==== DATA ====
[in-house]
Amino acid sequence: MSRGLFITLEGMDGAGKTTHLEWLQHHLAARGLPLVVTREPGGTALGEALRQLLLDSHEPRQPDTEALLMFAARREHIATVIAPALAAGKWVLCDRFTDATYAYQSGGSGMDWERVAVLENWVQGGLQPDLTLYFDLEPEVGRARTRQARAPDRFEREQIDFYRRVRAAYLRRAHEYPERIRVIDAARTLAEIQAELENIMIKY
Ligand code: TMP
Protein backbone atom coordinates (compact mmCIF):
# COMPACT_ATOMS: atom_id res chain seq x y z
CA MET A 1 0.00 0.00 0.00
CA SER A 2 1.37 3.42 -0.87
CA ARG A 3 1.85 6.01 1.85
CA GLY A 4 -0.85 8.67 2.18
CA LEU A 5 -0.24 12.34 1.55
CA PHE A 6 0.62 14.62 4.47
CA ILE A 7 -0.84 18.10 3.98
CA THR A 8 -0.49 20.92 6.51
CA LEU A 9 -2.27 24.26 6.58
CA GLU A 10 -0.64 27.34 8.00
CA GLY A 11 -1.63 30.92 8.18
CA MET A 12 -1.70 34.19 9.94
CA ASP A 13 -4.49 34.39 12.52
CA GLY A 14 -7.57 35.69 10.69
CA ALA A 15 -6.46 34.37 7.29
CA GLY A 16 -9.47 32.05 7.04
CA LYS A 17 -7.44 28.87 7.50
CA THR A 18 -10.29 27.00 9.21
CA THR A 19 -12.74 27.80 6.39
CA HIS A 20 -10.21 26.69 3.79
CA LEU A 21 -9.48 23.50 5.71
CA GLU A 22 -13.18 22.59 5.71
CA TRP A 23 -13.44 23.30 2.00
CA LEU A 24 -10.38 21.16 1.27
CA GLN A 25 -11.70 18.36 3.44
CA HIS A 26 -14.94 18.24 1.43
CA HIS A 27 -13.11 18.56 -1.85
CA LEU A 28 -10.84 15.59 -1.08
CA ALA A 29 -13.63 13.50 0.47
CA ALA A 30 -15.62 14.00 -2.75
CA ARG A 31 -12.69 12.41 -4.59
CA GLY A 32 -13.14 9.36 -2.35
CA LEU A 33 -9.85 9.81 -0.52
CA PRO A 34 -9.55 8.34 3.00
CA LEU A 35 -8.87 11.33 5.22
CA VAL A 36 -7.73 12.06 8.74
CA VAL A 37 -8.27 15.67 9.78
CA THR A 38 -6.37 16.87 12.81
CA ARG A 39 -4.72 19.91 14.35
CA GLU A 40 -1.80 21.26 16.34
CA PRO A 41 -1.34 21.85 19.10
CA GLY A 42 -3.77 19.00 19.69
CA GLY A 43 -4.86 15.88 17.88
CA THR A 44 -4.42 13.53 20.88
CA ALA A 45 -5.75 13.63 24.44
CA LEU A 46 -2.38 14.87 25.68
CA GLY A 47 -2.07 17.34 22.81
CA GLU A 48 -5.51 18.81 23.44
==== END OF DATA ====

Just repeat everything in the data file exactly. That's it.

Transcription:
[in-house]
Amino acid sequence: MSRGLFITLEGMDGAGKTTHLEWLQHHLAARGLPLVVTREPGGTALGEALRQLLLDSHEPRQPDTEALLMFAARREHIATVIAPALAAGKWVLCDRFTDATYAYQSGGSGMDWERVAVLENWVQGGLQPDLTLYFDLEPEVGRARTRQARAPDRFEREQIDFYRRVRAAYLRRAHEYPERIRVIDAARTLAEIQAELENIMIKY
Ligand code: TMP
Protein backbone atom coordinates (compact mmCIF):
# COMPACT_ATOMS: atom_id res chain seq x y z
CA MET A 1 0.00 0.00 0.00
CA SER A 2 1.37 3.42 -0.87
CA ARG A 3 1.85 6.01 1.85
CA GLY A 4 -0.85 8.67 2.18
CA LEU A 5 -0.24 12.34 1.55
CA PHE A 6 0.62 14.62 4.47
CA ILE A 7 -0.84 18.10 3.98
CA THR A 8 -0.49 20.92 6.51
CA LEU A 9 -2.27 24.26 6.58
CA GLU A 10 -0.64 27.34 8.00
CA GLY A 11 -1.63 30.92 8.18
CA MET A 12 -1.70 34.19 9.94
CA ASP A 13 -4.49 34.39 12.52
CA GLY A 14 -7.57 35.69 10.69
CA ALA A 15 -6.46 34.37 7.29
CA GLY A 16 -9.47 32.05 7.04
CA LYS A 17 -7.44 28.87 7.50
CA THR A 18 -10.29 27.00 9.21
CA THR A 19 -12.74 27.80 6.39
CA HIS A 20 -10.21 26.69 3.79
CA LEU A 21 -9.48 23.50 5.71
CA GLU A 22 -13.18 22.59 5.71
CA TRP A 23 -13.44 23.30 2.00
CA LEU A 24 -10.38 21.16 1.27
CA GLN A 25 -11.70 18.36 3.44
CA HIS A 26 -14.94 18.24 1.43
CA HIS A 27 -13.11 18.56 -1.85
CA LEU A 28 -10.84 15.59 -1.08
CA ALA A 29 -13.63 13.50 0.47
CA ALA A 30 -15.62 14.00 -2.75
CA ARG A 31 -12.69 12.41 -4.59
CA GLY A 32 -13.14 9.36 -2.35
CA LEU A 33 -9.85 9.81 -0.52
CA PRO A 34 -9.55 8.34 3.00
CA LEU A 35 -8.87 11.33 5.22
CA VAL A 36 -7.73 12.06 8.74
CA VAL A 37 -8.27 15.67 9.78
CA THR A 38 -6.37 16.87 12.81
CA ARG A 39 -4.72 19.91 14.35
CA GLU A 40 -1.80 21.26 16.34
CA PRO A 41 -1.34 21.85 19.10
CA GLY A 42 -3.77 19.00 19.69
CA GLY A 43 -4.86 15.88 17.88
CA THR A 44 -4.42 13.53 20.88
CA ALA A 45 -5.75 13.63 24.44
CA LEU A 46 -2.38 14.87 25.68
CA GLY A 47 -2.07 17.34 22.81
CA GLU A 48 -5.51 18.81 23.44